What’s New for e-Cigarettes in 2020
Vaping has taken a hard hit in Canadian retail in recent months. Across the country, federal and provincial regulations are changing how e-cigarettes can be sold, marketed, and even manufactured.
The regulations come following news of vaping-related illness and a rise in youth consumption. An online survey found that Canadian teens who reported vaping in the previous month rose from 8.4% in 2017 to 14.6% in 2018. Another reported that the rate of vaping among Alberta high school students jumped from 8% in 2014-15 to 22% in 2016-17.
With fears about vaping safety and the perception of it to Canadian youth, new regulations are altering how e-cigarettes and related products are retailed.
1. Federal Regulations
In December 2019, the federal government announced that it would ban most forms of e-cigarette advertising that young people could see, including on social media.
Under the current federal law, companies cannot promote e-cigarette flavours that could appeal to youth, such as candy, dessert, or soft drink flavours.
Vaping products can only be sent or delivered to those 18 or older. Additionally, the manufacturing, sale, and promotion of vaping products containing certain ingredients, such as vitamins and minerals, caffeine, and colouring agents, are prohibited.
See all Federal regulations: https://www.canada.ca/en/health-canada/news/2019/12/backgrounder-regulation-of-vaping-products-in-canada.html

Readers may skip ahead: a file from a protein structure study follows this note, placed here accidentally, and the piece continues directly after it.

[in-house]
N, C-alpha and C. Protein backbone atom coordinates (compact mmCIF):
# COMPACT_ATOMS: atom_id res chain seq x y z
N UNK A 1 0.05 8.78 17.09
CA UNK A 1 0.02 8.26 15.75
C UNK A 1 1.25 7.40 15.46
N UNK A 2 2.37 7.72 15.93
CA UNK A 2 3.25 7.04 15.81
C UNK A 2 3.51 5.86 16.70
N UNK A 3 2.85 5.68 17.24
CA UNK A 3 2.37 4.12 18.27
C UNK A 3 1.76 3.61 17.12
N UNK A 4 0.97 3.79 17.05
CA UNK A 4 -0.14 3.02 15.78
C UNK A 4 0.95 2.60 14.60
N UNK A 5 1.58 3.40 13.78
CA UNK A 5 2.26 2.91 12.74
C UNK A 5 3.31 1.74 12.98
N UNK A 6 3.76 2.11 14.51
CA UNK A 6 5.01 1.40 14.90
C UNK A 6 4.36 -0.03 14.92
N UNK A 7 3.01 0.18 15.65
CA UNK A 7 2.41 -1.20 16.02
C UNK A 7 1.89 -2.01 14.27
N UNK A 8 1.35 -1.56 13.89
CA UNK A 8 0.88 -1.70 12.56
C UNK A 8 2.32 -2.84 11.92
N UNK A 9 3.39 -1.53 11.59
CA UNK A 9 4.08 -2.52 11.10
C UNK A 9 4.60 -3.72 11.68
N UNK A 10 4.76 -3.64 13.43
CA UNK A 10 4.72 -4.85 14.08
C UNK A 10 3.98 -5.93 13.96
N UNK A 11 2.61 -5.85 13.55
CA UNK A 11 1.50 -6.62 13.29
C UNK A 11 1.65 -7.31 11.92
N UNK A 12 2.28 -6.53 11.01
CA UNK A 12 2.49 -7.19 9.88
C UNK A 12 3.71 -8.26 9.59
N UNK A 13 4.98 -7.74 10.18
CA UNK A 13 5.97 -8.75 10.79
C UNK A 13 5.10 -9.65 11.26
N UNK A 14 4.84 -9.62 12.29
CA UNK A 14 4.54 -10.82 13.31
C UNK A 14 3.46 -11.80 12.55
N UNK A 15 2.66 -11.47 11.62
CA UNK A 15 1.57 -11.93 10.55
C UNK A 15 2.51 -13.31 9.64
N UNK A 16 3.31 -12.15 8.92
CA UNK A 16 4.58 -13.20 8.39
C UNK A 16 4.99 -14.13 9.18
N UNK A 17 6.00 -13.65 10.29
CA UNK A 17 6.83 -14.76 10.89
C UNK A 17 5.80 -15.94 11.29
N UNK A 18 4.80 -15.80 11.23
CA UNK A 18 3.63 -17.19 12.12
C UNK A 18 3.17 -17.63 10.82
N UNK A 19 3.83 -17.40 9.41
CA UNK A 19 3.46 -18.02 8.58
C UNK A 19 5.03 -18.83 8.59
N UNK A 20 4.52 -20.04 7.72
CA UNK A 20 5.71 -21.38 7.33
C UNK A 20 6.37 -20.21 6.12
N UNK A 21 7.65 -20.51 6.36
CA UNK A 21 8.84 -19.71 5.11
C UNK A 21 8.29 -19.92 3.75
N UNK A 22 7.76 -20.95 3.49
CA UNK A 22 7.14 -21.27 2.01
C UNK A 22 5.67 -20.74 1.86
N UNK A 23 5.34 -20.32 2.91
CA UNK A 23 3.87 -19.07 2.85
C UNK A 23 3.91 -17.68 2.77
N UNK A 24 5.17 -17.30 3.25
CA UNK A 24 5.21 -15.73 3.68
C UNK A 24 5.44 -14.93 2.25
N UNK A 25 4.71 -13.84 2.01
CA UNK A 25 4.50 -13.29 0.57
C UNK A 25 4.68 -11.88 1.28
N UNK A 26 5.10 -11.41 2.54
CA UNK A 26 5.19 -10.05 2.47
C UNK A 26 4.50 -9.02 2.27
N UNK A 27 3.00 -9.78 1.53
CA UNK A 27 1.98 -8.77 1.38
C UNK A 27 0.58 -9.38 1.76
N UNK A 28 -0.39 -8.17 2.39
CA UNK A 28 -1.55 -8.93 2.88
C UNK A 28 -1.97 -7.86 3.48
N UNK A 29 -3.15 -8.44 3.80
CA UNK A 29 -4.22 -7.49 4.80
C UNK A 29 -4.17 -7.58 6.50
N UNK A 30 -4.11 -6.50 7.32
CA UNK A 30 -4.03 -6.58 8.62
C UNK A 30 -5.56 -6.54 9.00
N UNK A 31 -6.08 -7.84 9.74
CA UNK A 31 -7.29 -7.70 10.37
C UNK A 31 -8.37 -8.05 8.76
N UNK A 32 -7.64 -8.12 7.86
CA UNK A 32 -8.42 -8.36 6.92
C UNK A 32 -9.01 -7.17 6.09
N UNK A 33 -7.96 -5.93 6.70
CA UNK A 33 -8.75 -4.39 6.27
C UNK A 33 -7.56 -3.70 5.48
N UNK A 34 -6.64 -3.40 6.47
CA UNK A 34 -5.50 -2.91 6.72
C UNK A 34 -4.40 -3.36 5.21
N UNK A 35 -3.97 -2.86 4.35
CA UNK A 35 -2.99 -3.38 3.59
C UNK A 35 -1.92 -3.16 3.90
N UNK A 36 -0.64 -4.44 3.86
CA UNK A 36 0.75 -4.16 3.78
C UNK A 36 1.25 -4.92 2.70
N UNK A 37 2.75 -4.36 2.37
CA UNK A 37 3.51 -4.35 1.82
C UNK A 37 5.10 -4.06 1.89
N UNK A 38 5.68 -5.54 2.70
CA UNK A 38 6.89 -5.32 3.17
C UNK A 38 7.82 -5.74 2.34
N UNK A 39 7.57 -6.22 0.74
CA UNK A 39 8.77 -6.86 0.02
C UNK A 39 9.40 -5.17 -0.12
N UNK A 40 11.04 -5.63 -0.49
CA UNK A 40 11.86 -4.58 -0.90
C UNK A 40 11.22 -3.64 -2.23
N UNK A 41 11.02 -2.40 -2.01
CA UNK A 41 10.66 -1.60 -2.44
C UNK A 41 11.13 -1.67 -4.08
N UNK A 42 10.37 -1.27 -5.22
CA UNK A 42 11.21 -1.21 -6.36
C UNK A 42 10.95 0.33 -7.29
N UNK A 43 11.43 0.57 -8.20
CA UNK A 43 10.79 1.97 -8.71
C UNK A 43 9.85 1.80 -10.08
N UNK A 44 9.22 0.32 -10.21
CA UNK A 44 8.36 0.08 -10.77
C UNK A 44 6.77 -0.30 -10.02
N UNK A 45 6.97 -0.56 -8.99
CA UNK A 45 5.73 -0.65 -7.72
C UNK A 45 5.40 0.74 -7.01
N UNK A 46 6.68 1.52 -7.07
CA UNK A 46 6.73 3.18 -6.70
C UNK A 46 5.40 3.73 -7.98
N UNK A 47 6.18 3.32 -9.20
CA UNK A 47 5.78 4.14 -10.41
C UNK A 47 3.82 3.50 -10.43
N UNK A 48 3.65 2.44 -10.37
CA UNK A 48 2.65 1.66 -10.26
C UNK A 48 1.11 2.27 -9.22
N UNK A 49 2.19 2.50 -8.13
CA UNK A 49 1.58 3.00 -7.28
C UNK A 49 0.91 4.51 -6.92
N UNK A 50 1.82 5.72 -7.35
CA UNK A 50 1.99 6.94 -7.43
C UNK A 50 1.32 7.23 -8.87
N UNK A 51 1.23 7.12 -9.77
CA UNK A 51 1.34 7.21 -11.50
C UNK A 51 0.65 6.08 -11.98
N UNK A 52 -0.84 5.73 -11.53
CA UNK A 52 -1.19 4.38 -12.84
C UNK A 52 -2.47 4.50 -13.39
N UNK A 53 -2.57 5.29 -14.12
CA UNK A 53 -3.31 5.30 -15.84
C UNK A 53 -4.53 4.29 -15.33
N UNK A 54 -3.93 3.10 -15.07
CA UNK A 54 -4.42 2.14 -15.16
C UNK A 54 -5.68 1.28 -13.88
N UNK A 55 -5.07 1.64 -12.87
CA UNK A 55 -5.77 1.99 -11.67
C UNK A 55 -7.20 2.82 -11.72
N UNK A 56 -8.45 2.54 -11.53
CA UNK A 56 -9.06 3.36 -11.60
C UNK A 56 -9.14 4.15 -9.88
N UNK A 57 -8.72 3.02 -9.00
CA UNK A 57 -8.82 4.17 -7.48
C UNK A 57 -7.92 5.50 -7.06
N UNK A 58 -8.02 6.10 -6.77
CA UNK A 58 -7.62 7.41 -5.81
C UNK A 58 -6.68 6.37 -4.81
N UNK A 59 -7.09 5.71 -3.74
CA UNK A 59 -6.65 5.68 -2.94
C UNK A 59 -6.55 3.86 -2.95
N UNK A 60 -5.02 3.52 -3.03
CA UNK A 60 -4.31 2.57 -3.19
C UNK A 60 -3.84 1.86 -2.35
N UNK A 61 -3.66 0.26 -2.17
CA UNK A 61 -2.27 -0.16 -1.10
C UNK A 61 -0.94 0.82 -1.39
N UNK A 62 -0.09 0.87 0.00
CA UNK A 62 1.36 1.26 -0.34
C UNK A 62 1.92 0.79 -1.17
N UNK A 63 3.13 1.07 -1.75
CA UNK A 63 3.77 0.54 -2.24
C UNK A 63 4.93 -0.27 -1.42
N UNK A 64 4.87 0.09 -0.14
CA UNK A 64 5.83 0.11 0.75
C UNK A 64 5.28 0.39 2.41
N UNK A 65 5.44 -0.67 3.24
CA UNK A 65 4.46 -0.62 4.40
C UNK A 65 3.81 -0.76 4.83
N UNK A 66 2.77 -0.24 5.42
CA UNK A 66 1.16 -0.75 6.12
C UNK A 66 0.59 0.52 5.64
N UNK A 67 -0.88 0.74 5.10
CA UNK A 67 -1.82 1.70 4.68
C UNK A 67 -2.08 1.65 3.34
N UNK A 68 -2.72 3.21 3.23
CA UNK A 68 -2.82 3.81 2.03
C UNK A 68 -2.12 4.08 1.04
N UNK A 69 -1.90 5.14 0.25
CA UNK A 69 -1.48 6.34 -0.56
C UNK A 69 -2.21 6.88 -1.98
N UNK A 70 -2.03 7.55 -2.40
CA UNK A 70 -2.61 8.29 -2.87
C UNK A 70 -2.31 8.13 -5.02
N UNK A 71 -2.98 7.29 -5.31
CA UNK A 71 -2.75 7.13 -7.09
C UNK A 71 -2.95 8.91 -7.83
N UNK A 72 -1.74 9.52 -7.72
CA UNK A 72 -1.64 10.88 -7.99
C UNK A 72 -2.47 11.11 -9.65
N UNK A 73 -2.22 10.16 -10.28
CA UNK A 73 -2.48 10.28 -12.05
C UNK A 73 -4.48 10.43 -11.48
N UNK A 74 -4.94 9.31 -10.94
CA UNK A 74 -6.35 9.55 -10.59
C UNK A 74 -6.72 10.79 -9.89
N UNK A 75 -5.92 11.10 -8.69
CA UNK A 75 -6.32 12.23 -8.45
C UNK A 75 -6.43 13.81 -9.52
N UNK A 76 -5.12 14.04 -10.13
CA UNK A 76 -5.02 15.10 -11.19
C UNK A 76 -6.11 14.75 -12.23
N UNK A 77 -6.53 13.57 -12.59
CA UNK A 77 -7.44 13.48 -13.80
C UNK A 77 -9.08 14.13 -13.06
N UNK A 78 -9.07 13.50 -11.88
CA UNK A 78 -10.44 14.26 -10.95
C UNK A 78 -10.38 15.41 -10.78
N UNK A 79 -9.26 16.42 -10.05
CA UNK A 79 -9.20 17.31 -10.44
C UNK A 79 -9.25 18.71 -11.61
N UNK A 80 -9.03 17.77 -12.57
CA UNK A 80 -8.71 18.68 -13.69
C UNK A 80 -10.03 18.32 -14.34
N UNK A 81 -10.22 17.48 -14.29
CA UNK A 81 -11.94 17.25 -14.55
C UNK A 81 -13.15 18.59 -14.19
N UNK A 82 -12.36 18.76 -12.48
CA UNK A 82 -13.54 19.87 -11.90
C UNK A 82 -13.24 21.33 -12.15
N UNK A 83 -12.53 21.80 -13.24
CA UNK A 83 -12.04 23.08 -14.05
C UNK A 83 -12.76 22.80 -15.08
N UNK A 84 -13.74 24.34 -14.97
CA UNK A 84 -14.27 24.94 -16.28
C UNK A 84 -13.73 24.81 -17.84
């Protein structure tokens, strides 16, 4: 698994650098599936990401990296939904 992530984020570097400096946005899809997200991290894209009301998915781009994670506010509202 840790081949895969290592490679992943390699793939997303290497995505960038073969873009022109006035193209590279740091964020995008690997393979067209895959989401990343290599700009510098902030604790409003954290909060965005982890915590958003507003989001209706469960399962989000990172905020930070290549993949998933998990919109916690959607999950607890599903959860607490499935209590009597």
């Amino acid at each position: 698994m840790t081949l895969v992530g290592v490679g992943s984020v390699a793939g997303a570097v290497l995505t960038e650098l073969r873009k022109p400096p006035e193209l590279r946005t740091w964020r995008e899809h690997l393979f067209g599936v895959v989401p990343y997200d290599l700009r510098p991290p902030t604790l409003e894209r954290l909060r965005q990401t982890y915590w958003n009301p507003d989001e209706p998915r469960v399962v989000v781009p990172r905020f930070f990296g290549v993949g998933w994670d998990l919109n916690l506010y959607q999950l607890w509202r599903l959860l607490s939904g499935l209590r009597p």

2. Provincial Regulations
Beyond the federal regulations, each province has its own regulations. Many have limited the age of purchase for vaping products, and many have regulated where vaping products can be consumed and marketed.
Some notable regulations include:
3. Flavour Bans
While some provinces — such as New Brunswick and Nova Scotia — have banned the sale of flavoured e-cigarettes, others are still considering it.
Ontario and British Columbia are considering restricting flavours. If Ontario’s regulations were passed, they would not apply to adult-only, specialty vape shops.
Some manufacturers are also self-restricting. Juul already announced it is temporarily halting its production of all flavours in Canada, except mint and tobacco.
Critics have questioned whether these measures will push smokers who had moved to vapes back to cigarettes.
4. What This Means for Retailers
While vaping experienced a surge in popularity, that surge also came with risk as more youth began adopting it and vaping-related illnesses cropped up. In the U.S., 2,758 people had been hospitalized for these illnesses as of February 2020 and 64 deaths had been confirmed.
For retailers selling vape products, make sure you know the regulations in your area and are following them.
For brands and manufacturers, make sure that you know what is going into your products and that they follow regulations.
Responsible marketing is also key. Focus on e-cigarettes as smoking cessation, versus as a new trend for teenagers. Again, make sure that your marketing is following both federal and provincial regulations.
How has your retailer or brand been affected by these Canadian vaping regulations? Do you think they are too little, too much, or just right? Share with us on social media. Storesupport Canada is on Twitter, Facebook, and LinkedIn.
Storesupport helps drive your brand at retail. Get in touch today to learn about our customized in-store support to build awareness and increase sales. Call 1-877-421-5081 or visit www.storesupport.ca.« Back to Blog